Foxtrot 197 Recruit Journal Week 03

International Maritime Signal Flag Foxtrot

Foxtrot 197 Recruit Journal

Formed: Feb 26, 2019

Graduates: Apr 19, 2019


As the time in week 03 draws to an end, we look back on the week we had. We were excited to finally get our Military IDs, though many were disappointed with how there pictures turned out because of their very fashionable bald heads. We finally gained first hand experiences with the Cape May crud symptoms including pink eye, chest congestion, and sinuses as though they were glued shut. Hopefully it passes quickly as a symphony of coughs and sniffles as we try to sleep.

In the latter half of the week we braved the cold for a late night 18 minute run led by Petty Officer Gunn. As the weakened and weary recruits of F-197 wound down to stretch on the field a large wild animal, otherwise known as a coyote, emerged from the brush. Petty Officer Gunn ordered us to evacuate the area as she grabbed the company guidon and charge fearlessly like shepherd defending her flock. Once safely inside we definitely had a new found respect for our company commanders.

Week 03 also marked the first week of seamanship. A class all about life on the water, maintaining and operating a coast guard cutter and knot tying. We enjoyed the class as it was the real taste of what the Coast Guard lifestyle holds. We got to work on knot tying, helm simulators, and helm commands. We learned 06 knots and were later tested on tehm. We breezed through the know test, bu had a traffic jam when we learned how to drive a boat and call and respond to commands on the simulator. It took a couple of trial runs and eventually start to get the hang of it. We look forward to the many more classes in seamanship and other training to come.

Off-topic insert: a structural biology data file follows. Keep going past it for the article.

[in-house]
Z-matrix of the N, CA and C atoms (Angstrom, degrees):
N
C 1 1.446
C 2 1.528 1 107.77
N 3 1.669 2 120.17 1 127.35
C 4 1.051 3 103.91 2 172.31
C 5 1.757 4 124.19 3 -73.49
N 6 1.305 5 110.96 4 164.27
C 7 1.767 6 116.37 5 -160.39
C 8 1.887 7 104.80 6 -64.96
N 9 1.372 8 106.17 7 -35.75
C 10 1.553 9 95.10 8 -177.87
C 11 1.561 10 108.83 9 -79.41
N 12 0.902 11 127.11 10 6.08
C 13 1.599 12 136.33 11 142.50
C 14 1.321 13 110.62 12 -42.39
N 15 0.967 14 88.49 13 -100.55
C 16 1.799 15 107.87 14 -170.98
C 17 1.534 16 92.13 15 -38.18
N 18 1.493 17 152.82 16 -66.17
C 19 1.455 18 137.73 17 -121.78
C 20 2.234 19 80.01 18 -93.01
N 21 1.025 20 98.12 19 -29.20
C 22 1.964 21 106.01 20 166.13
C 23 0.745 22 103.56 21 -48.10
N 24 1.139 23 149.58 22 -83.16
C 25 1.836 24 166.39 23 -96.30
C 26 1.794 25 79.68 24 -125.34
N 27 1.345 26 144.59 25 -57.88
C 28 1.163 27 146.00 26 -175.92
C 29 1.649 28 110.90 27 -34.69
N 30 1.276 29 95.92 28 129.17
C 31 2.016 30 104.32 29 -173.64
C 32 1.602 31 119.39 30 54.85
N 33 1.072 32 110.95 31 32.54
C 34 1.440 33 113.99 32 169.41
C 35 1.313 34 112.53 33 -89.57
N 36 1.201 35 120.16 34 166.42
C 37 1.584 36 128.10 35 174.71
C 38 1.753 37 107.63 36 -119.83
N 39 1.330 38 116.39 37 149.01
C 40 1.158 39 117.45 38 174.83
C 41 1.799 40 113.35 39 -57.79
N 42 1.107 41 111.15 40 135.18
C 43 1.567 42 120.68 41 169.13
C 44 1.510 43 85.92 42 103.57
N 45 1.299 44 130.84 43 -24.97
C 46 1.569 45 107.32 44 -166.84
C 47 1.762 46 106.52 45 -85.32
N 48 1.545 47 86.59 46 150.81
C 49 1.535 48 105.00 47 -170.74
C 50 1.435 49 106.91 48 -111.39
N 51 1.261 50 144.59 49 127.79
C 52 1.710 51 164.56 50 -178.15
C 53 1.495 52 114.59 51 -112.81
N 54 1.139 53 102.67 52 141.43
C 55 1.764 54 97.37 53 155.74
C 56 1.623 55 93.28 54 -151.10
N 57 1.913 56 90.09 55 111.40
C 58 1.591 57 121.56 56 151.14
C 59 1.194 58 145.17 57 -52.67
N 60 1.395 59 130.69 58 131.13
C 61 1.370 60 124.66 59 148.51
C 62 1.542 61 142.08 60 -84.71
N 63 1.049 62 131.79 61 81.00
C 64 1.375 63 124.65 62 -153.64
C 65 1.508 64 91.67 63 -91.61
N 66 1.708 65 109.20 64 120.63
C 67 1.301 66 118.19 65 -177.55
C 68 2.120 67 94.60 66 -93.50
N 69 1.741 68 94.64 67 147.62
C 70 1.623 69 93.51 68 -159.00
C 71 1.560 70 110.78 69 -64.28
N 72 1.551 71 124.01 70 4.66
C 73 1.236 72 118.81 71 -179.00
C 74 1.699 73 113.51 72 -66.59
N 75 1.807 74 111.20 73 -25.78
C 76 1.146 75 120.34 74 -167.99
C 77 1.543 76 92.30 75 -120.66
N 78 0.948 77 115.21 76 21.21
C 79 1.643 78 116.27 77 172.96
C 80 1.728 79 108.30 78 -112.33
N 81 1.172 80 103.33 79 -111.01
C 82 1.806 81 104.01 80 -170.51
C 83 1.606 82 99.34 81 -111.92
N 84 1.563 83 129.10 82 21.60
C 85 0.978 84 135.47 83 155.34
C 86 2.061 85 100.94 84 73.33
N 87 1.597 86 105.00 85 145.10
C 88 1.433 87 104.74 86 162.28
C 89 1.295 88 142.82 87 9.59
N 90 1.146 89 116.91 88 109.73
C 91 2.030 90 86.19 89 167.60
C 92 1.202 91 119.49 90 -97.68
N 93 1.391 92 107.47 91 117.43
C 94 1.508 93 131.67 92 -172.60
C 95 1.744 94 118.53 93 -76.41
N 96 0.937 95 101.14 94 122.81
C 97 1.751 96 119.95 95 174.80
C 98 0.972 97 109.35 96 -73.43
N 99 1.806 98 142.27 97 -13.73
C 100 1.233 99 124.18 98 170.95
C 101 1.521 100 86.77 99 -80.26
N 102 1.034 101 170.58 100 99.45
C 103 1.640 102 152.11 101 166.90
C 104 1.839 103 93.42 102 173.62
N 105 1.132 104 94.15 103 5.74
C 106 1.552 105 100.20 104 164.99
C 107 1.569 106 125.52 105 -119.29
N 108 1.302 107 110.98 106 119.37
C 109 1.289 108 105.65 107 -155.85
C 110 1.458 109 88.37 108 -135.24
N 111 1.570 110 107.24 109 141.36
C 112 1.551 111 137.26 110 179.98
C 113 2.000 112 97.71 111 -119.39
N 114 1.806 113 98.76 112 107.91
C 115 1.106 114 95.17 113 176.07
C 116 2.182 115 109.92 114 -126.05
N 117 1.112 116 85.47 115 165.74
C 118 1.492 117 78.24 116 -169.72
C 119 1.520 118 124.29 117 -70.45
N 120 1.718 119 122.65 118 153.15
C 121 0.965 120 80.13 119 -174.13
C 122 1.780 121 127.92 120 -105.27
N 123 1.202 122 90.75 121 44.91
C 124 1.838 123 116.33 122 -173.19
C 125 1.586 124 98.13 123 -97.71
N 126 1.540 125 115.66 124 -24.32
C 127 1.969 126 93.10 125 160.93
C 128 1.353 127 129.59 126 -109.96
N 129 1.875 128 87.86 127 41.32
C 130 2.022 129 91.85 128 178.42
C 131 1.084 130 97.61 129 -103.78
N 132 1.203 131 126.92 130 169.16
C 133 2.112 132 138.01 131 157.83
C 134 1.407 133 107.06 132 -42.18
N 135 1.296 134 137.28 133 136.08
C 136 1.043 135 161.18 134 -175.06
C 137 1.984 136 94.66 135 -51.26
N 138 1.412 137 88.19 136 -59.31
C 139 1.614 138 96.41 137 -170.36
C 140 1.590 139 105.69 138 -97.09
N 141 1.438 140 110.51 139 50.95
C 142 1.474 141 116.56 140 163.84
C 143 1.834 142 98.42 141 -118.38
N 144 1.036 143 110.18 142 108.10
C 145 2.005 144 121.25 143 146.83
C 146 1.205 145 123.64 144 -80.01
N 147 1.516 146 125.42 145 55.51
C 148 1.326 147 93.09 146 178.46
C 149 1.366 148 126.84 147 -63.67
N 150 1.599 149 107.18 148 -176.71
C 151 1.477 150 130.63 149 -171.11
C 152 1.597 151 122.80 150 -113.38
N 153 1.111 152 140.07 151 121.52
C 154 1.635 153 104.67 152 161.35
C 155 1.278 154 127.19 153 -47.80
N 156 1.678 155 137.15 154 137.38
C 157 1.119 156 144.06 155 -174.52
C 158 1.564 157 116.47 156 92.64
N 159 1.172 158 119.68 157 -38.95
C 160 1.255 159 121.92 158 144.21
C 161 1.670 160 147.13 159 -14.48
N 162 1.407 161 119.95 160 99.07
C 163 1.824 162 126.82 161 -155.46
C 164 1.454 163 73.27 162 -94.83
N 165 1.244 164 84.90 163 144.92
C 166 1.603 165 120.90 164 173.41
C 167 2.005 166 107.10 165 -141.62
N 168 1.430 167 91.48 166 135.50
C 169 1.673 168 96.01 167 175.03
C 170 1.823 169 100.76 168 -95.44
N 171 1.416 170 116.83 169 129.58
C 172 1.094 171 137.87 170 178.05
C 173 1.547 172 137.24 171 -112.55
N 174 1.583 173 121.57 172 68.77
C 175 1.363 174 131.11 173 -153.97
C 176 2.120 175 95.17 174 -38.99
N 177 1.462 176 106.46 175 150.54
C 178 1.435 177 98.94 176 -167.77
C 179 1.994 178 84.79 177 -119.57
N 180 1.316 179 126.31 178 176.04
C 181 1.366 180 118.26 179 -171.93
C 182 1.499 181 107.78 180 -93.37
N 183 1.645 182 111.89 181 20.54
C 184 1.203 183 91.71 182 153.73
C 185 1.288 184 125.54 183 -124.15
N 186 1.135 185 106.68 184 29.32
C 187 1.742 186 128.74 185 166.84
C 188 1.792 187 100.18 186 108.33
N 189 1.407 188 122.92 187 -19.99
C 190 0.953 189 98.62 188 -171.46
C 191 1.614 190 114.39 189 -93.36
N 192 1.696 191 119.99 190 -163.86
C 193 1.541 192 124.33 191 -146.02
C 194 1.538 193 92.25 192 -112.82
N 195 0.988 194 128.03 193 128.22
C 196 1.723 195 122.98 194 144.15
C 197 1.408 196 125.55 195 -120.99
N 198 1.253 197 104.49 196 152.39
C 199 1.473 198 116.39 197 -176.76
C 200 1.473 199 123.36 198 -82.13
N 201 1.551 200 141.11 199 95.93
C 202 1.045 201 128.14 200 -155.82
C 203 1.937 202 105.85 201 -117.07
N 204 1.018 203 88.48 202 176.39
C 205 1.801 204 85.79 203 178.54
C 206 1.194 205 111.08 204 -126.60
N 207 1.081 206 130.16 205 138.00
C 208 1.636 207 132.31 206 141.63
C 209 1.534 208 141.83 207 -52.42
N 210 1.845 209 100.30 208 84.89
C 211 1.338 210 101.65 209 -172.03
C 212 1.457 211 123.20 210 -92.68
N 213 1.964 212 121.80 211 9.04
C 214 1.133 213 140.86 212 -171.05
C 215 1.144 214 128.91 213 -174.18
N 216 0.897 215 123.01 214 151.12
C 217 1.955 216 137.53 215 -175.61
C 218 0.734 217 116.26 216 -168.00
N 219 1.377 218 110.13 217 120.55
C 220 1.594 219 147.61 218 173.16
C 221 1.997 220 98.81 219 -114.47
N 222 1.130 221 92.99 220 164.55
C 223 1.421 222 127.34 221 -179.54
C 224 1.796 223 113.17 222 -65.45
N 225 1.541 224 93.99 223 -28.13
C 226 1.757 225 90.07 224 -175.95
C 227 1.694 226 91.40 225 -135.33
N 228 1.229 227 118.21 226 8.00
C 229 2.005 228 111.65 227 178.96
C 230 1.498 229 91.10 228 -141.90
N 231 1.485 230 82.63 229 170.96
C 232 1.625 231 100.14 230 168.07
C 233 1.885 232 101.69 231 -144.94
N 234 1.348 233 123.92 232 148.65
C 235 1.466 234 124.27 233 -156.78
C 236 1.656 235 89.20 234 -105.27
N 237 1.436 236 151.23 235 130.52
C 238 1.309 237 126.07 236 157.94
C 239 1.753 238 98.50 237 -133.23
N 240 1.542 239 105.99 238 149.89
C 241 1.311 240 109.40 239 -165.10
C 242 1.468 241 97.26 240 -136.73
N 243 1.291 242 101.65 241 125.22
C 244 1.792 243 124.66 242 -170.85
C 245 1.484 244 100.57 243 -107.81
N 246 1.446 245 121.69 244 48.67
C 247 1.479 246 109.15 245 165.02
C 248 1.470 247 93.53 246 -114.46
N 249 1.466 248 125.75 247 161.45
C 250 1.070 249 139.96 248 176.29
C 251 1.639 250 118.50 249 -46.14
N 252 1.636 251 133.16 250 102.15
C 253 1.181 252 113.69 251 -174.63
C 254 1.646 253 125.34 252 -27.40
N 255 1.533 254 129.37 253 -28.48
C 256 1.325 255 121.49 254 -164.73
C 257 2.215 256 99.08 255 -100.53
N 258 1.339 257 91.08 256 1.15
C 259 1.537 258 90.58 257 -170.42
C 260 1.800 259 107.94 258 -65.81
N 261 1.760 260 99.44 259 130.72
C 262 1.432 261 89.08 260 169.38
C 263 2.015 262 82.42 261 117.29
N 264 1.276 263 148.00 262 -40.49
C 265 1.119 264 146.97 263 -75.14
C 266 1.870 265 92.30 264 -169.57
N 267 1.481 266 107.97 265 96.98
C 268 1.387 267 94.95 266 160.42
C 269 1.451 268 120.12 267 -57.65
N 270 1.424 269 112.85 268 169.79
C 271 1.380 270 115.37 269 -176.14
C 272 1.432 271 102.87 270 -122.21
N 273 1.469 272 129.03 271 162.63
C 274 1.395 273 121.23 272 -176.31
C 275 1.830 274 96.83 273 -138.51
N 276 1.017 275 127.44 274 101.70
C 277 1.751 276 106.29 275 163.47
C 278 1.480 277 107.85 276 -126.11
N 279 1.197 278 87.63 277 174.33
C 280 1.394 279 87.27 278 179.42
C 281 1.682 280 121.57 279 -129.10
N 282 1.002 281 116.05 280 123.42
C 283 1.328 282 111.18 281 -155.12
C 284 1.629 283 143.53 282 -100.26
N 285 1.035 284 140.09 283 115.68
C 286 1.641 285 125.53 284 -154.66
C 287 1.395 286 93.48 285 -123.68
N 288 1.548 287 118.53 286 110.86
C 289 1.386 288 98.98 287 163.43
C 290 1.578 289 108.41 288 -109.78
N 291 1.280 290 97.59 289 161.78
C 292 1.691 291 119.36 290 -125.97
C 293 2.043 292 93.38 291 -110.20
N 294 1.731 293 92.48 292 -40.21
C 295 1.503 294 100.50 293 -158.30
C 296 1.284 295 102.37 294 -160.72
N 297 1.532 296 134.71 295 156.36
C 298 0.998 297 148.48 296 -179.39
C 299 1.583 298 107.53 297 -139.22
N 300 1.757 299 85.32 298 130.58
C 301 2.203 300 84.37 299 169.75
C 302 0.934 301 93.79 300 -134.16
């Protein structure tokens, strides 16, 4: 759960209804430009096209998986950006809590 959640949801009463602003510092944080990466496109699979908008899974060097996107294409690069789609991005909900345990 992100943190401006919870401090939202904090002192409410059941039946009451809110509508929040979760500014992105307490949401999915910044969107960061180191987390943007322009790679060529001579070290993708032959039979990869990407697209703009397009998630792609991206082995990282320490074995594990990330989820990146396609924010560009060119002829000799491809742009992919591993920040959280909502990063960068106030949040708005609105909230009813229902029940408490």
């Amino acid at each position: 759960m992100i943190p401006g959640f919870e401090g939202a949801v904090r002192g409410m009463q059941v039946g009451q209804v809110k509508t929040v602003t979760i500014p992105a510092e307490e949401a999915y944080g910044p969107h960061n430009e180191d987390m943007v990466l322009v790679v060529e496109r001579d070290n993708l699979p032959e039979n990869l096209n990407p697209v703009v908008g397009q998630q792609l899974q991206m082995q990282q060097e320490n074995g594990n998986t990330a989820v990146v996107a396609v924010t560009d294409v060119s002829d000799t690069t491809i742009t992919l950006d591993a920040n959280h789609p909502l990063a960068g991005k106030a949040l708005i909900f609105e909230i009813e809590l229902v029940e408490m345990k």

Last but certainly not least, this week we fully realized what an unlocked galley meant. Chief VanderJagt had told us earlier that we were not limited on any foods. However, most of us were to fearful to parade across the galley with a cookie or donut on their plate as there would be beyond hell to pay for it. Then one day one of us exclaimed in line “Man that cake looks good” to which the galley staff responded, “Then take some, you guys are allowed to” the room fell silent as he daringly placed the thick slice of chocolate delight on his plate. All were locked on as he painlessly walked by the company commanders to no criticism. The flood gate were open. We were ecstatic at the taste of assistance from the sugary delights.

We have our heads held high, teamwork has improved a lot, small things still need to be worked on but that’s a win in our book.

-Casey Kastendiek -Connor Rogers



Editor’s Note: This blog post was written by a recruit currently involved in Coast Guard basic training. The thoughts and opinions expressed in this Journal do not necessarily reflect those of Training Center Cape May, the U.S. Coast Guard or the federal government and are the sole opinion of the author. Recruit Journals are written by personnel in a high-stress environment with little time, so please excuse grammar and punctuation in the above article. The staff at Training Center Cape May do not edit the journals in any way, so as to ensure authenticity of the content and messages.